Don’t Blame Google and Starbucks For Minimizing Their Tax Bills

Corporations cannot be expected to pay more taxes than legally required. To increase public revenue, governments must amend tax codes.
Corporations cannot be expected to pay more taxes than legally required. To increase public revenue, governments must update tax codes.

In a recent post on his blog, BusinessGreen, James Murray argues that Google’s and Starbucks’s use of “complex accounting techniques” to minimize their tax bill undermines their efforts to “position themselves as… environmentally and socially responsible businesses.”

Murray claims that despite Google’s investments in clean tech R&D and Starbucks’s success in sourcing ethically produced coffee, to name just two examples of the companies’ responsible activities, these companies “deserve the public condemnation that is coming their way” unless they pay more taxes than required by law.

Murray’s indignation notwithstanding, he missteps by assigning blame to actors obeying the rules of the system in which they operate, failing to identify the system itself as the proper target of scorn. Publicly traded companies like Google and Starbucks are fiduciarily beholden to their shareholders to maximize profits and minimize losses. Companies that fail to take advantage of tax loopholes made available by governmental tax codes are remiss in their financial duties and might even be subject to commensurate legal repercussions.

The most compelling corporate social responsibility (CSR) programs are as justifiable in business terms as they are in social and environmental ones. Shareholders and board members should embrace a company’s CSR initiatives with an enthusiasm greater than or equal to that of environmentalists and human rights advocates.

Indeed, the examples that Murray identifies — Google’s clean tech investments and Starbucks’s ethical sourcing — have strong business cases to be made for them. A similar business case cannot be made for paying more taxes than legally required.

To Murray’s credit, he does note that “it is the successive governments that failed to tackle blatant tax loopholes that must take the bulk of the blame for the current situation,” but assigning any blame at all to corporations that marshal their resources to maximize profits only serves to distract from the real issue.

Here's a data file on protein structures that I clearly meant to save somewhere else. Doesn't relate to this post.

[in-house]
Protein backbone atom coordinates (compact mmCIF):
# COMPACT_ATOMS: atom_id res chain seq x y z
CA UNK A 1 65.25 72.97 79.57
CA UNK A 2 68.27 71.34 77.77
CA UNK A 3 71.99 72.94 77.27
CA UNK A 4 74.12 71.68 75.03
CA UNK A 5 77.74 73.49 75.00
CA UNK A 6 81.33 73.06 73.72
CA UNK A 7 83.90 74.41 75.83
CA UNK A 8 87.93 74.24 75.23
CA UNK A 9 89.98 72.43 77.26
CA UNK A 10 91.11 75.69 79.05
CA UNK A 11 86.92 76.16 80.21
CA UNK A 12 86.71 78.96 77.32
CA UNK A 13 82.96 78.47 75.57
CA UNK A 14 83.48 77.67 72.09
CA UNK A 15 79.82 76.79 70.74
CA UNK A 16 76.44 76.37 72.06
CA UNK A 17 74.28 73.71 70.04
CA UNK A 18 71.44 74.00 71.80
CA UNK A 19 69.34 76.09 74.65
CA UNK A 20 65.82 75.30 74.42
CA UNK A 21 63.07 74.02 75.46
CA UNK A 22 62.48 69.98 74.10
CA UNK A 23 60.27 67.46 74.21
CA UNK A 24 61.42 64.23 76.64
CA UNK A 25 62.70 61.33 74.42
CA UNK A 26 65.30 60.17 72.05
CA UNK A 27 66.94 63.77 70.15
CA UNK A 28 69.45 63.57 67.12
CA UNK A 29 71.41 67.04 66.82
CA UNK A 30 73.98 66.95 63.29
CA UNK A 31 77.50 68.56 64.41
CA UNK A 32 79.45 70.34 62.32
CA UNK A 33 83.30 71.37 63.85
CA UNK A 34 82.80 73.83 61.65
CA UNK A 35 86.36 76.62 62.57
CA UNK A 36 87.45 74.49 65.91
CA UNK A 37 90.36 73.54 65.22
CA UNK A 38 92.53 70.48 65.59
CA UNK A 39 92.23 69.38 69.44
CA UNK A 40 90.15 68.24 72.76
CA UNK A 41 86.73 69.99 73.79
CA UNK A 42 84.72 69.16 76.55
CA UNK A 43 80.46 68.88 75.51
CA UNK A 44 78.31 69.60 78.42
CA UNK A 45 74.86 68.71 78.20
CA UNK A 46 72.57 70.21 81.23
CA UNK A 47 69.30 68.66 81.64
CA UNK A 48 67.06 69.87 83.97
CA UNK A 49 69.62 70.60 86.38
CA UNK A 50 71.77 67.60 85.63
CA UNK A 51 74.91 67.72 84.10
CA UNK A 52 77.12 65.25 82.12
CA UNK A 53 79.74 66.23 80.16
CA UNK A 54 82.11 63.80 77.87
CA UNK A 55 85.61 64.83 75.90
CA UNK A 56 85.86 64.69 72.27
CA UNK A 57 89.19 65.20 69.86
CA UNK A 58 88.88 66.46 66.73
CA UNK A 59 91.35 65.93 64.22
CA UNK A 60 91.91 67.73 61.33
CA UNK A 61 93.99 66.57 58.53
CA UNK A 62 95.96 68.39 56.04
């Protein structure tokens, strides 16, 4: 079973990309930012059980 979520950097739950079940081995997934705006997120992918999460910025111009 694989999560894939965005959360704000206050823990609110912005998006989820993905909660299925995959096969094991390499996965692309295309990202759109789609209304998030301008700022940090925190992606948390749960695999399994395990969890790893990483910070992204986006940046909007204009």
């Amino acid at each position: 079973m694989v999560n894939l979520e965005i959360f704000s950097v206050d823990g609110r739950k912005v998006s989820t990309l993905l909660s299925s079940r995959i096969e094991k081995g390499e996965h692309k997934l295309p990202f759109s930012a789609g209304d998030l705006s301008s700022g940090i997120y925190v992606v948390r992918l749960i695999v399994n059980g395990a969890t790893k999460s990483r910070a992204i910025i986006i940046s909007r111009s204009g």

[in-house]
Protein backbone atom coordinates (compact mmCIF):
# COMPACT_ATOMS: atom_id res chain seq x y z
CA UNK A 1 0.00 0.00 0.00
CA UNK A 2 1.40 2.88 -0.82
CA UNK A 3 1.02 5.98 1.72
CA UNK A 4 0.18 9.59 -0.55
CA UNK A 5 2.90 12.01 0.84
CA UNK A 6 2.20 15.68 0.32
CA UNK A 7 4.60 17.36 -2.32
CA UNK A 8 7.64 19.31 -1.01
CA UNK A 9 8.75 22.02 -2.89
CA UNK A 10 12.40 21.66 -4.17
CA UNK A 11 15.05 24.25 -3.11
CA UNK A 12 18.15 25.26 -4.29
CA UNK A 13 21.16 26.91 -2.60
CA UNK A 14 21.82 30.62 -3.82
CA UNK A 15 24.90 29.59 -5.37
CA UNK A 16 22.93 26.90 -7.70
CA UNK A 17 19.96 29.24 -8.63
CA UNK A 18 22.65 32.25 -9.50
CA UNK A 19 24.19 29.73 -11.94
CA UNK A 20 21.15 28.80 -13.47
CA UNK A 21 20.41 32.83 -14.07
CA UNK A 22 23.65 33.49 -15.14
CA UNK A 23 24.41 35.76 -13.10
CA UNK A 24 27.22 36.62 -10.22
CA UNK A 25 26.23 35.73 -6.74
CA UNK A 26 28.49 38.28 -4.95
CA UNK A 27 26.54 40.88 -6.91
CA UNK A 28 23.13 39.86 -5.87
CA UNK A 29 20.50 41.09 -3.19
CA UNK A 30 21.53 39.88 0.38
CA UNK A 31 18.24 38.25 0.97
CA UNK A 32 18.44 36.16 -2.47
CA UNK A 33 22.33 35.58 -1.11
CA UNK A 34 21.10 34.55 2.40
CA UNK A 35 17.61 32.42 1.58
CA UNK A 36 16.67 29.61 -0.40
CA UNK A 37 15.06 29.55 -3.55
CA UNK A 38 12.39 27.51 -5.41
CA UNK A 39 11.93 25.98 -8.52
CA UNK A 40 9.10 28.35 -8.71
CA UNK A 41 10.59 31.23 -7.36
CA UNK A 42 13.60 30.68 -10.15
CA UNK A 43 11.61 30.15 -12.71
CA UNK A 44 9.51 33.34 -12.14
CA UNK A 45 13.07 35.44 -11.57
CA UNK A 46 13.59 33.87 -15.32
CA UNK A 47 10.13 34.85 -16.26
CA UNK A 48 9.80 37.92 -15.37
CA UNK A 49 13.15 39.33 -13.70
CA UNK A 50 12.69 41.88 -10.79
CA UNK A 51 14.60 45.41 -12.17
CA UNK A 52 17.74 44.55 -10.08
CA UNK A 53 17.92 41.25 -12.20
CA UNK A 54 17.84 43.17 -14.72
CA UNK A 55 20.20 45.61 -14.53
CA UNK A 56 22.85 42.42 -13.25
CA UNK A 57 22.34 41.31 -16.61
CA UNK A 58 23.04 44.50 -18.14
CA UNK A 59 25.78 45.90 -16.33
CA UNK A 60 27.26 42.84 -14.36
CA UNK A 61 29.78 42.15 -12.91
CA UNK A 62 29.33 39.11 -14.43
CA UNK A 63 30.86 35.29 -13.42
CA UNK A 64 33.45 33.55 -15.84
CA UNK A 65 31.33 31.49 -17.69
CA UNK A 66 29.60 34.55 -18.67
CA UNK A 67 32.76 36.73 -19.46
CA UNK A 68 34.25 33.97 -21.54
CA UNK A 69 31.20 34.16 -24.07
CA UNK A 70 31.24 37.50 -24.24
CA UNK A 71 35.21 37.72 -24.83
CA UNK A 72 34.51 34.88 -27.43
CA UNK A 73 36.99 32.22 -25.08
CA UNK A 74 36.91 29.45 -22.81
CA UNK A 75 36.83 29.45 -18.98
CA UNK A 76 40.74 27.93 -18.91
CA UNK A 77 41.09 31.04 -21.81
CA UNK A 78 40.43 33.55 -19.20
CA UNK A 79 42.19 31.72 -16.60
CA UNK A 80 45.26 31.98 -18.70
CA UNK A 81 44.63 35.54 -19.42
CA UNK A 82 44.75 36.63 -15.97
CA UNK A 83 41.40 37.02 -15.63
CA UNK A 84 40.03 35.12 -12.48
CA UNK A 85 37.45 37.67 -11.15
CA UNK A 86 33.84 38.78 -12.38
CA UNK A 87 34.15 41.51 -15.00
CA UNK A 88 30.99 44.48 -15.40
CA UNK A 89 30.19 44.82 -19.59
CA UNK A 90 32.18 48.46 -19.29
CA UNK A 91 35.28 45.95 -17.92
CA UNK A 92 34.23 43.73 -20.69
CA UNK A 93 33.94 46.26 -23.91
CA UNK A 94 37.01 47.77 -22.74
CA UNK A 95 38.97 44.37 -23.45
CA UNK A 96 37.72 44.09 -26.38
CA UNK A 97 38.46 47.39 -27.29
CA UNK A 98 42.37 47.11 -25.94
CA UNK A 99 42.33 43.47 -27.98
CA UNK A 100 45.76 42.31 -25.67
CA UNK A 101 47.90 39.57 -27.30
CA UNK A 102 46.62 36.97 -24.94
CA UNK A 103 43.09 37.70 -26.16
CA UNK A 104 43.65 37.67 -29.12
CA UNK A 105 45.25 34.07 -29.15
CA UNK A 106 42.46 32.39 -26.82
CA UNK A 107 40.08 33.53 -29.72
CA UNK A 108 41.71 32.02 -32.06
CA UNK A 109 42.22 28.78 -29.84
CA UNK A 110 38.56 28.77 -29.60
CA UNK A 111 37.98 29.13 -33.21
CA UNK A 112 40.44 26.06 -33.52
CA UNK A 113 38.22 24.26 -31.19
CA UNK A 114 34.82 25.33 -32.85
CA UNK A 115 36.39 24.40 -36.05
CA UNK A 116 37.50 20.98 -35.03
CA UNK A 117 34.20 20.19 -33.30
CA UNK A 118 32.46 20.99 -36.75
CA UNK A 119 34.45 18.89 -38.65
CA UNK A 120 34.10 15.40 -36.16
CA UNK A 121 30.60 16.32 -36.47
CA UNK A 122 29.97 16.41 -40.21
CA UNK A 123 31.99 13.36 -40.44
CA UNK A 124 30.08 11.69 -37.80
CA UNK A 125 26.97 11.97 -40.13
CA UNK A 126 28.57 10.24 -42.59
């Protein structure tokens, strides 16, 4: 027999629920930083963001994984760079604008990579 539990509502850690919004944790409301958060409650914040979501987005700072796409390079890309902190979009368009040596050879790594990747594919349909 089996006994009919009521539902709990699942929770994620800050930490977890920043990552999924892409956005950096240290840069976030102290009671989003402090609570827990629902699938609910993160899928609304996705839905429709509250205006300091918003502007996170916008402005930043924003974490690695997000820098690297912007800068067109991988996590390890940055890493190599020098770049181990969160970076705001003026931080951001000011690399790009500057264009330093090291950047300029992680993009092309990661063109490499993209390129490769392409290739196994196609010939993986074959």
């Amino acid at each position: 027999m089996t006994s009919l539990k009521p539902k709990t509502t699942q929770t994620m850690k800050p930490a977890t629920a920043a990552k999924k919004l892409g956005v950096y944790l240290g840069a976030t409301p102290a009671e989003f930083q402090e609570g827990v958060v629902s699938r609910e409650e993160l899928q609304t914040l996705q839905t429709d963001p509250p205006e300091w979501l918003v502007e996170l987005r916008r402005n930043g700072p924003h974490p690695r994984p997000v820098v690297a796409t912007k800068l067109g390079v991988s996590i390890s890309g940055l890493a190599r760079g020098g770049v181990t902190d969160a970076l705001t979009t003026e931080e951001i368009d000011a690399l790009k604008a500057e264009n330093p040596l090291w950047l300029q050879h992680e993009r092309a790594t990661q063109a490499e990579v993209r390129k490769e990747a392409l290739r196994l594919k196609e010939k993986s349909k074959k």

A Starbucks in London begins offering Fair Trade certified coffee. The best CSR programs make compelling business sense, too.
A Starbucks in London begins offering Fair Trade certified coffee. The best CSR programs make compelling business sense, too.

The American Sustainable Business Council (ASBC), along with Business for Shared Prosperity and the Main Street Alliance, recently sent a letter to President Barack Obama and the U.S. Congress that blames federal tax law for the revenues forgone because of corporate tax loopholes. In doing so, the signatories properly identify the culprit of the lamentable corporate tax situation.

“The need for revenue highlights the importance of working toward revenue positive corporate tax reform, including closing the nearly $1 trillion offshore tax haven loophole,” said ASBC in a statment. “America’s small businesses want large corporations to pay their fair share of taxes. Any corporate tax reform must end the rigged corporate tax system that has corporations paying the lowest share of taxes in half a century at the same time as their profits have risen to 50-year highs.”

The letter points out that the corporate tax share of federal government receipts has fallen from 32 percent in 1952 to just 9 percent now. Moreover, the current corporate tax code creates perverse incentives for companies to shift jobs and investment overseas.

Such faulty tax codes operate on the state level as well. As a case in point, Shell recently admitted that its ill-fated attempt to move an offshore oil rig from Alaska to Washington state in the waning days of 2012 was a direct result of Alaskan state taxes that incentivized the moving of the rig. “It’s fair to say that the current tax structure related to vessels of the type influenced the timing of our departure,” said a Shell spokesman.

Ultimately, publicly traded companies cannot and should not be expected to change their approach to paying taxes. If governments hope to raise additional revenue from corporations operating within their borders, they will have to alter their tax codes accordingly.

[Image credit: 401(K) 2013, Flickr]
[Image credit: kafka4prez, Flickr]

Harry Stevens is a freelance reporter covering climate change, corporate social responsibility, social enterprise, and sustainable finance. Harry has contributed to several media outlets, including Justmeans, GreenBiz, TriplePundit, and Sustainablog. You can follow Harry on Twitter: @Harry_Stevens

3 responses

  1. But this argument cuts both ways. If the sole reason for Starbucks’ existence is to make a profit for it’s shareholders, then kicking up a fuss about them not paying tax has the potential to drive customers away and so reducing profit for their shareholders. The shareholders don’t like this and so the board make a preemptive move to minimise the problem, by paying (a small amount of) tax.

  2. I agree “paying more taxes than legally required” makes zero sense. The government is not a charity. I’m not going to get all Ronald Reagan about it, but the government can often be just as much of a problem as a solution!

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